I learned a lot about the different disease areas kinases are being targeted for as well as what the trendy kinases were that a lot of researchers seem to be looking at just now.

At this conference I got the opportunity to give a 2 minute, single-slide “flash presentation” about the poster I had brought. While having such a small amount of time to sell my research was challenging, I noticed a huge difference between the number of people who came over to my poster to chat to me afterwards.

If you’re attending a conference and are nervous about applying for such a slot I highly recommend it, it’s over in a flash and resulted in many more useful conversations about my work than if I hadn’t done it.

December – Chemical Probes in Systems Biology, London

Picture caption: the entrance to a stately building, Burlington House in London, with "Royal Soc of Chemistry" in gold above the door. There is a Christmas tree and an old lamp post next to the door.
Picture caption: the entrance to a stately building, Burlington House in London, with “Royal Soc of Chemistry” in gold above the door. There is a Christmas tree and an old lamp post next to the door.

At the end of the year I popped up to the Royal Society of Chemistry’s headquarters at Burlington House to attend the smallest of the conferences I have been to. There were roughly 50 people present and was very relevant to my project – the title conference alone would work as a thesis title for my project.

I’ve found it encouraging to note over the course of the last couple of years I’ve become familiar with “names” and institutions in my field. The first talk was by someone from the institute I collaborate with on my project and another speaker was someone I had previously applied to do a PhD with.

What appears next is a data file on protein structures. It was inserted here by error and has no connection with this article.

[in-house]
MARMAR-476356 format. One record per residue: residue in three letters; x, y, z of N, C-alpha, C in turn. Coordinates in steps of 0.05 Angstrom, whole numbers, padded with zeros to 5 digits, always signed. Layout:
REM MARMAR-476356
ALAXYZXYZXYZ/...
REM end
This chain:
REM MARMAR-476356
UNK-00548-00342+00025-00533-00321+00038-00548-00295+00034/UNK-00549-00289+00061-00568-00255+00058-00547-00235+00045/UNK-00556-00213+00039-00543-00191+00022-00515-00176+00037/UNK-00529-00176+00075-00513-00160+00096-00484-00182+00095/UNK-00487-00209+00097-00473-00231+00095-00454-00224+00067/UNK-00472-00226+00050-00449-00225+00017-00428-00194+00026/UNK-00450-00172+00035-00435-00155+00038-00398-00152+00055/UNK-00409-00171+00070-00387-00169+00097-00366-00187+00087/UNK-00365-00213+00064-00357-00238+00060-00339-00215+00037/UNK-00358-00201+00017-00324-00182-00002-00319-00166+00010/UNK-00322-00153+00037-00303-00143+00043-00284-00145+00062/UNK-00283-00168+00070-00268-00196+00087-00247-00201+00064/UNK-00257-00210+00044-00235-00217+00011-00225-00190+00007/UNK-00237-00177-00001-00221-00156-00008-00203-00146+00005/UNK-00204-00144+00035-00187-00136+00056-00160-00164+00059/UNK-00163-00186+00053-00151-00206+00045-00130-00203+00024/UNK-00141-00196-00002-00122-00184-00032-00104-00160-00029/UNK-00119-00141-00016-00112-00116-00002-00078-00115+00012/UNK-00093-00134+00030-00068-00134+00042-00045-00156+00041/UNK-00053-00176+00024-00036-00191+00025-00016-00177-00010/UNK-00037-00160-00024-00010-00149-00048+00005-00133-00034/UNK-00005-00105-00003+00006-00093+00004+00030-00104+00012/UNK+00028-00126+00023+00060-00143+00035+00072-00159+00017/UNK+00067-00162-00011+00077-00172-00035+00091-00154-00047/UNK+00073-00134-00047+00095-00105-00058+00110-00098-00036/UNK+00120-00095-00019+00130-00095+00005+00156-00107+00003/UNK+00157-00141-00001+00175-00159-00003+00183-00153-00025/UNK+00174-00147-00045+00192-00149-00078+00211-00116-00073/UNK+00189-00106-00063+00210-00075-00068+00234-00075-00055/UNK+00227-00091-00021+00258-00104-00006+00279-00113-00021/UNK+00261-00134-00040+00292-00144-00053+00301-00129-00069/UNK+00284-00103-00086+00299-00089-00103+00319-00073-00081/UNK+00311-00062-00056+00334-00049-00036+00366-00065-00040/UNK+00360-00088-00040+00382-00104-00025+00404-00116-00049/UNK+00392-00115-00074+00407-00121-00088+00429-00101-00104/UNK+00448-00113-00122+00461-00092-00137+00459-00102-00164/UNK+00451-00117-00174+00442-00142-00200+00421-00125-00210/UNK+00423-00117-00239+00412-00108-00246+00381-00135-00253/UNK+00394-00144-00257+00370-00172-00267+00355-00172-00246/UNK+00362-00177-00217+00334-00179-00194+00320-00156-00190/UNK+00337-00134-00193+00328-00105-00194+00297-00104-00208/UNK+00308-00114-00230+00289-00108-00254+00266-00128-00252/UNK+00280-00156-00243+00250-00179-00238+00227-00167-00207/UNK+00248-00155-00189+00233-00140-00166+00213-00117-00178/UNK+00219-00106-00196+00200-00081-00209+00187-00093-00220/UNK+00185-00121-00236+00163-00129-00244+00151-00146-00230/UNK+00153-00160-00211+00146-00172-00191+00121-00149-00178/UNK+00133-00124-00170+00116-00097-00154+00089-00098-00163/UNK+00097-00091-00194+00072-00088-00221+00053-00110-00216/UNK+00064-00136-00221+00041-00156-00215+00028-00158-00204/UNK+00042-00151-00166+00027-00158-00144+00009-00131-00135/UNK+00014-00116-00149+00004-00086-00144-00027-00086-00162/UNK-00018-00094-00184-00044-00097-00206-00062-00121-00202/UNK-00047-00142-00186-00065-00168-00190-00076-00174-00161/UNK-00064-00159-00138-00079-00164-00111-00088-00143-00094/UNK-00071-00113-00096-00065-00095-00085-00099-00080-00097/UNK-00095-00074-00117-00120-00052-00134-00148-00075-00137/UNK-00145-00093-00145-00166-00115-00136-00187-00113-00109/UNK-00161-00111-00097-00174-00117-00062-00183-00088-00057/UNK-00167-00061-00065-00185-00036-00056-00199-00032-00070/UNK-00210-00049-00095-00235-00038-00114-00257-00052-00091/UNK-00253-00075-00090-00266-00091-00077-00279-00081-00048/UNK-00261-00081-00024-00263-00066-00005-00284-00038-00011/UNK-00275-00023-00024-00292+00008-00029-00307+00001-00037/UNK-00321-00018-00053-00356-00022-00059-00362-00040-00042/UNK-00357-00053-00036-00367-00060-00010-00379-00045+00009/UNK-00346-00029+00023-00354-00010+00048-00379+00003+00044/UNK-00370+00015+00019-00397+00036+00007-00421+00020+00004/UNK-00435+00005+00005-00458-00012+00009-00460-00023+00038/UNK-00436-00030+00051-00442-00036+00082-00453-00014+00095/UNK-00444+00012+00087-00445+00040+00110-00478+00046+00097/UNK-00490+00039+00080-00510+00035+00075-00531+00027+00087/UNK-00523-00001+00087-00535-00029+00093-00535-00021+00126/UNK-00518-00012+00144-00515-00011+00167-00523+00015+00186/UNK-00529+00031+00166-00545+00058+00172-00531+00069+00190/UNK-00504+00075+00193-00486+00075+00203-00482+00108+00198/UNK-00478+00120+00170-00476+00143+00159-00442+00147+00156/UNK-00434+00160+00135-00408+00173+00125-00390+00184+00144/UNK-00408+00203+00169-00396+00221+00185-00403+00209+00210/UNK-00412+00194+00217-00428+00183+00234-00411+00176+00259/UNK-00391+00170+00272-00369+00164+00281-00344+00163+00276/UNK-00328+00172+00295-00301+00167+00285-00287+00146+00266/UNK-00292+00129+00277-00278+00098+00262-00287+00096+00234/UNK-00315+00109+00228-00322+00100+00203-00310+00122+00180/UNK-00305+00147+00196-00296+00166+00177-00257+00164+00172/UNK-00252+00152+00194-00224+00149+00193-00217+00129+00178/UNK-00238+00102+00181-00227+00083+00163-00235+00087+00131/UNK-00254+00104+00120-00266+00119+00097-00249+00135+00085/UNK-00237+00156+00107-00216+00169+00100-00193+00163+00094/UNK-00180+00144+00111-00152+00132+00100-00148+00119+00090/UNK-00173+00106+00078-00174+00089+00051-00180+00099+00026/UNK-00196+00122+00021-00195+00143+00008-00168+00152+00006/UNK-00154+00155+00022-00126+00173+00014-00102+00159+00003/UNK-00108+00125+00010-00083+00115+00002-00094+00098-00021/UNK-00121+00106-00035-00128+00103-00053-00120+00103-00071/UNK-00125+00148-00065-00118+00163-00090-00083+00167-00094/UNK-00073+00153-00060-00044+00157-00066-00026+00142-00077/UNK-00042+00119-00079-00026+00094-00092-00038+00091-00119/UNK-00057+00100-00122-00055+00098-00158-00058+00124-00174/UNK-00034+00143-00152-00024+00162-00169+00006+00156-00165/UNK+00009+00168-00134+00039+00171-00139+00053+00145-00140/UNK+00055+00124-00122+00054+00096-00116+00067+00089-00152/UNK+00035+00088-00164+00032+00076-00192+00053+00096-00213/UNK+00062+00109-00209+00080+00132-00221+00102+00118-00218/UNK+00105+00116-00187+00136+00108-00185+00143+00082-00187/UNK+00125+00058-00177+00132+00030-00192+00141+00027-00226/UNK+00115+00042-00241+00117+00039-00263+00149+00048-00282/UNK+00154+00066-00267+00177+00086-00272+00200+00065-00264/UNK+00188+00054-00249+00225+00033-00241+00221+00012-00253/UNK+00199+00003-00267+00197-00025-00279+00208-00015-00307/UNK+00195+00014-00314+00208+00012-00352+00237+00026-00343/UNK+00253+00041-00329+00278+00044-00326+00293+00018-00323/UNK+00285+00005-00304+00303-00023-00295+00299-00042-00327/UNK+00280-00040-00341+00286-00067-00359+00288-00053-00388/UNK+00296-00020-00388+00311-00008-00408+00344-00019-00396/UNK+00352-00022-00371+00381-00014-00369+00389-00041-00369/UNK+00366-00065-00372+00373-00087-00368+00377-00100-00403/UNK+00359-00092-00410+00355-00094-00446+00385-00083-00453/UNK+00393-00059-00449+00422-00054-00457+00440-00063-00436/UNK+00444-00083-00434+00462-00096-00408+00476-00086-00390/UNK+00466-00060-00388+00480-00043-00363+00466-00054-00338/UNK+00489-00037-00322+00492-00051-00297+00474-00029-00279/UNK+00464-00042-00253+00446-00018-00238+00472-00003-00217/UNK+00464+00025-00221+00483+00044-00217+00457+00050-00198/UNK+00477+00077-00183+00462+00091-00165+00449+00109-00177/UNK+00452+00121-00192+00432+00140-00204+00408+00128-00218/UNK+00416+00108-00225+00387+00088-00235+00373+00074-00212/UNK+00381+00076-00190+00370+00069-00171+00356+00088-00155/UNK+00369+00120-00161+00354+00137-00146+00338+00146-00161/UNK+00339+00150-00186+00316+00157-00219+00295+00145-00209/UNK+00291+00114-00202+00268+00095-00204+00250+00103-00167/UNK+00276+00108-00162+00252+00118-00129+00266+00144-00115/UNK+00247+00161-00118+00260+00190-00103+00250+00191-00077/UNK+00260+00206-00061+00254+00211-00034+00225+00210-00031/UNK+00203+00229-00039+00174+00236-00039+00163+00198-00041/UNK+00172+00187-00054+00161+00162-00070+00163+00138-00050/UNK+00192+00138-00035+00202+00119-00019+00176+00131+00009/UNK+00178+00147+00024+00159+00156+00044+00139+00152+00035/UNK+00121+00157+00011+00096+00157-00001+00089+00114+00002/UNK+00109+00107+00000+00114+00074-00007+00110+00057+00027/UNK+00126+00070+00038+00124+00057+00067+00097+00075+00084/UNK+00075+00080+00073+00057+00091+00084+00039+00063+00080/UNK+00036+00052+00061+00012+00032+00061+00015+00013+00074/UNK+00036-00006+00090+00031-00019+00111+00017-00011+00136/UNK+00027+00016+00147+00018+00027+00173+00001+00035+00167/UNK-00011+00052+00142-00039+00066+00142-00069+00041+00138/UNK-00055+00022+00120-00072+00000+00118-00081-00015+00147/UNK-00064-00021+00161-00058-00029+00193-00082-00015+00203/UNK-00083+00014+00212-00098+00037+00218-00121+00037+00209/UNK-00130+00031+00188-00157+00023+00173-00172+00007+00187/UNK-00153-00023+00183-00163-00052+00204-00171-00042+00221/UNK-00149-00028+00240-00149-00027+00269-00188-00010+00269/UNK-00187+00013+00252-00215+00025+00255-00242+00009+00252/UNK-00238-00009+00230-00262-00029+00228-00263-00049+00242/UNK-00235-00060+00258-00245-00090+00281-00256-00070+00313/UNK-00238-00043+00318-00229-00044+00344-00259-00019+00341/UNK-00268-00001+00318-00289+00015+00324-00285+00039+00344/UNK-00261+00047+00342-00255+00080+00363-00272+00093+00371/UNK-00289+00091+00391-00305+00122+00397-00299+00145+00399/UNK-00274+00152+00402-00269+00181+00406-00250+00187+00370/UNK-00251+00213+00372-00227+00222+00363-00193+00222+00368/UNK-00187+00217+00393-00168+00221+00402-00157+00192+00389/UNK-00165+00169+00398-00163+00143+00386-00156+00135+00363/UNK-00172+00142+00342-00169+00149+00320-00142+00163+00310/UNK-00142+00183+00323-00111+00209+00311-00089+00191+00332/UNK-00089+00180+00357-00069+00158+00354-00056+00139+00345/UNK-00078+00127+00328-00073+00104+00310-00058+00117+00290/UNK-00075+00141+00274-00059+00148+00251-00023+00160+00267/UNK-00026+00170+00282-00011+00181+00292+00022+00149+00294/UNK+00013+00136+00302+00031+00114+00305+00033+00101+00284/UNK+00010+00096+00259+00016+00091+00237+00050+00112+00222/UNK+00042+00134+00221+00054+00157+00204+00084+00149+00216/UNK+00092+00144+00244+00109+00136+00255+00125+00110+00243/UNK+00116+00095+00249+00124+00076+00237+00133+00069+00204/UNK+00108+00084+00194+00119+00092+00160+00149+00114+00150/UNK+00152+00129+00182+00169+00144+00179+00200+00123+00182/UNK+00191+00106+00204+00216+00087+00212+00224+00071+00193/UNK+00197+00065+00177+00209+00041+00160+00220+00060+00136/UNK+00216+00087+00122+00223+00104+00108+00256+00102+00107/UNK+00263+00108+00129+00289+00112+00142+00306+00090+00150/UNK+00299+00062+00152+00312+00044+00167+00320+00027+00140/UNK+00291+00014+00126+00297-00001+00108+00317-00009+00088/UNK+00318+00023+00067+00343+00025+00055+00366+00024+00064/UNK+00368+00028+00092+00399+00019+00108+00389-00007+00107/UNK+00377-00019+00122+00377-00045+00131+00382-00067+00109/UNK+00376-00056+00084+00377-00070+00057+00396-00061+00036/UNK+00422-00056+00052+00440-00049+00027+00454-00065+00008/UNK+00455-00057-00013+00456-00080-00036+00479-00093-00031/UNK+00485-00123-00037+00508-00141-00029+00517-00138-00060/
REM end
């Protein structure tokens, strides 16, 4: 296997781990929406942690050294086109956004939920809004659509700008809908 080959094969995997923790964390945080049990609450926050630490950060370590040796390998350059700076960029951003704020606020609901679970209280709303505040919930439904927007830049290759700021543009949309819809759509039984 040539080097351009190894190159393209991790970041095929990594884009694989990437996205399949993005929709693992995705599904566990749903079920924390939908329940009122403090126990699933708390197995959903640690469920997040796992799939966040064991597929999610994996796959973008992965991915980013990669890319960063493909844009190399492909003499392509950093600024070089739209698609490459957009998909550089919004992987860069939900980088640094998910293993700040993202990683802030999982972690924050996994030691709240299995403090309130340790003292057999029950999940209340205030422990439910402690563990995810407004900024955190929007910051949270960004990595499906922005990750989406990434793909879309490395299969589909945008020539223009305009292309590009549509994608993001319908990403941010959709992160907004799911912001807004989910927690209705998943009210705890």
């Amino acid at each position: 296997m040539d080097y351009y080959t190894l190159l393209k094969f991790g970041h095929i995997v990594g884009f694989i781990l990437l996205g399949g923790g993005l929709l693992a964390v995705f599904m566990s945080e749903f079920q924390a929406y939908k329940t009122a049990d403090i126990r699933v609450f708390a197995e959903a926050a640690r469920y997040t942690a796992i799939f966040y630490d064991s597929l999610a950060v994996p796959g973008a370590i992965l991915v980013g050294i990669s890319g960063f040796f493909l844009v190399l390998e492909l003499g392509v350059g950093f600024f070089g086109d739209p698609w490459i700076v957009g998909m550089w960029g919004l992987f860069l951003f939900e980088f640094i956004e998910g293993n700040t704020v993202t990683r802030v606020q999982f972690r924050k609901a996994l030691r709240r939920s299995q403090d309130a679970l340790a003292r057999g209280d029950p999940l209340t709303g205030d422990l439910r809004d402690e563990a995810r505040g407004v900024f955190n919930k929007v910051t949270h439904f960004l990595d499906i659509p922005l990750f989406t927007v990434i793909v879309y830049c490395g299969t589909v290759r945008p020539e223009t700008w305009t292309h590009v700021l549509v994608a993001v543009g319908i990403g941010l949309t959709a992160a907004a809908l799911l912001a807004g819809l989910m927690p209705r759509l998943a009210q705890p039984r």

I had applied to speak at this conference but my application was unsuccessful. I was still able to take a poster and the collaborator I mentioned gave me some useful insight about some data I had been waiting a while for regarding my project.

Hopefully I will get to speak about my PhD at a conference in my third year – and it would be especially nice to get to travel abroad to a conference.

Have you been able to travel anywhere exotic for conferences in your line of work? Were they useful to attend? Have you ever given a flash presentation before? Let me know in the comments below.

Christmas may feel like its over but I have one more day of my #12DaysOfChemistmas that I’ve been sharing on twitter and instagram.

Leave a Reply

Fill in your details below or click an icon to log in:

WordPress.com Logo

You are commenting using your WordPress.com account. Log Out /  Change )

Google photo

You are commenting using your Google account. Log Out /  Change )

Twitter picture

You are commenting using your Twitter account. Log Out /  Change )

Facebook photo

You are commenting using your Facebook account. Log Out /  Change )

Connecting to %s